CM . . .
. Volume XXII Number 21. . . .February 5, 2016
Tokyo Digs a Garden.
Jon-Erik Lappano. Illustrated by Kellen Hatanaka.
Toronto, ON: Groundwood Books/House of Anansi Press, 2015.
32 pp., hardcover & pdf, $18.95 (hc.).
ISBN 978-1-55498-798-6 (hc.), ISBN 978-1-55498-799-3 (pdf).
Kindergarten-grade 4 / Ages 5-9.
Review by Gillian Richardson.
At lunch, Tokyo put the seeds on the table.
Grandfather looked at the seeds. Then he looked up at the small piece of sky peeking out between the tall buildings.
“Today is a good day for planting,” he said.
Tokyo gulped down his glass of water, pretending he was a city drinking up a deep, cold lake.
Tokyo went into his backyard where nothing was growing. Not even a weed.
He looked at the ground and wondered where to plant the seeds. A little bug crawled slowly across the bricks before disappearing into a crack.
Tokyo had an idea. He lifted a brick, and underneath was cool, sandy soil. He made three holes with his finger, dropped one seed into each, and quietly made his wish. Then Tokyo covered the seeds with dirt.
If you aren’t lucky enough, but yearn to live in a natural setting, you’ll be able to relate to this imaginative tale, with echoes of Virginia Lee Burton’s 1942 classic picture book, The Little House. This time, the story is written from a young boy’s viewpoint as he listens to his grandfather’s stories of “how things used to be” before the family’s small house was almost swallowed up by tall city buildings. With images in his mind of the home’s former country setting, Tokyo meets an old woman (Mother Nature?) who gives him three seeds. Finding a minuscule patch of soil under a brick, Tokyo plants them, and he and his grandfather are amazed at the speed of vegetative growth. In only a day or two, the plants have taken over every possible space in the city, and wildlife moves in. It changes everything…but they happily decide they will “just have to get used to it.” The closing line, “Gardens have to grow somewhere, after all”, feels just right as a hopeful message for anyone weary of pavement.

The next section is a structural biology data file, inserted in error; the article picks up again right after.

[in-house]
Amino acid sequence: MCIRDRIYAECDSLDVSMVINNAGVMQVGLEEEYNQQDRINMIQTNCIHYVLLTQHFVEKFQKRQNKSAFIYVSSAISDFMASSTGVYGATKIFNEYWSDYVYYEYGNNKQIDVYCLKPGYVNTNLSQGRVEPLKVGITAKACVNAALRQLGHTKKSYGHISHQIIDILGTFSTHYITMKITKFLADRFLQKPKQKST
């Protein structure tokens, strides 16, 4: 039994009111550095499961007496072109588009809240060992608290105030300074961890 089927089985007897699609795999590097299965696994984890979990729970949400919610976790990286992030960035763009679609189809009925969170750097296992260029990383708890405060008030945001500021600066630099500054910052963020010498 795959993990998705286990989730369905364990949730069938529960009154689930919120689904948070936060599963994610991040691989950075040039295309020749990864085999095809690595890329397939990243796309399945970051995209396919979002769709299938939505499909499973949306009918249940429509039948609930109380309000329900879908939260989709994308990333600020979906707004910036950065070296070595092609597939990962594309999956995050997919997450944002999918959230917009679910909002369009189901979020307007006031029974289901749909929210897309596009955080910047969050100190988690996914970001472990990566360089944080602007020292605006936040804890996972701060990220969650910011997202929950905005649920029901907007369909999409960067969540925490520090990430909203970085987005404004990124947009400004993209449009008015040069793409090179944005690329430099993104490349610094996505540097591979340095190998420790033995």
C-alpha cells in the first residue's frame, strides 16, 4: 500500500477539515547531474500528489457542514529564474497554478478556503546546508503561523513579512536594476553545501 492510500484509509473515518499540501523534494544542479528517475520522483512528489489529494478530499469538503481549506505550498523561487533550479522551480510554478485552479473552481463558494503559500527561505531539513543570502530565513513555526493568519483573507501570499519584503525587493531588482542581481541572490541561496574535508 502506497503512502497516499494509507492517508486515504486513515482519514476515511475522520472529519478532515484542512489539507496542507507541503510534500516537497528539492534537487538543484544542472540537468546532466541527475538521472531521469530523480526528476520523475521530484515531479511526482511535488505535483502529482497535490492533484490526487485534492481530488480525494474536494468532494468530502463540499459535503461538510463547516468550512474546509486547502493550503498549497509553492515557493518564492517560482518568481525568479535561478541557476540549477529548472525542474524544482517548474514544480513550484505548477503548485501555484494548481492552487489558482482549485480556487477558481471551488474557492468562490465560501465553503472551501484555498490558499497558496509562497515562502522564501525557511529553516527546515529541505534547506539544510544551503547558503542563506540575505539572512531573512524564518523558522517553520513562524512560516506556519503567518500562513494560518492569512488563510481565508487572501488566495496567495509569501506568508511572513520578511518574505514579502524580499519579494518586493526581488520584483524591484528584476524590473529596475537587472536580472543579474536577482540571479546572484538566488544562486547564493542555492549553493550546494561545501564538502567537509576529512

That message shines through the watercolor/ink/collage illustrations. To begin, the cityscape is crowded, full of sharp angles, featureless, drab in color, empty of living things. The small house, in red and white, is the only bright spot. Contrast that with the following page—how Tokyo’s grandfather remembered “the hills and forest and meadows and streams” with abundant animals and birds. The way the city as the consumer of that natural setting is portrayed is clever: note the eating utensils for chimneys and destruction tools. The picture of the newly overgrown cityscape is a riot of color and soft shapes, and the final image, once people have accepted the change, is bright, airy, inviting, busy with life. Readers might also enjoy following Tokyo’s cat, Kevin, through his changes of mood as the story unfolds.
Tokyo Digs a Garden will resonate with many urban children and their parents who may seek the rural outdoors whenever possible. Its feel-good tone will inspire discussion about why the natural world will always demand, and should be given, a place in our lives. Even though many of us have to get used to the synthetic character of city life, there’s no reason not to incorporate as much of the wild as we can to feed our souls. As Tokyo’s grandfather wisely states, “Today is a good day for planting.”
Gillian Richardson is a freelance writer living in BC.
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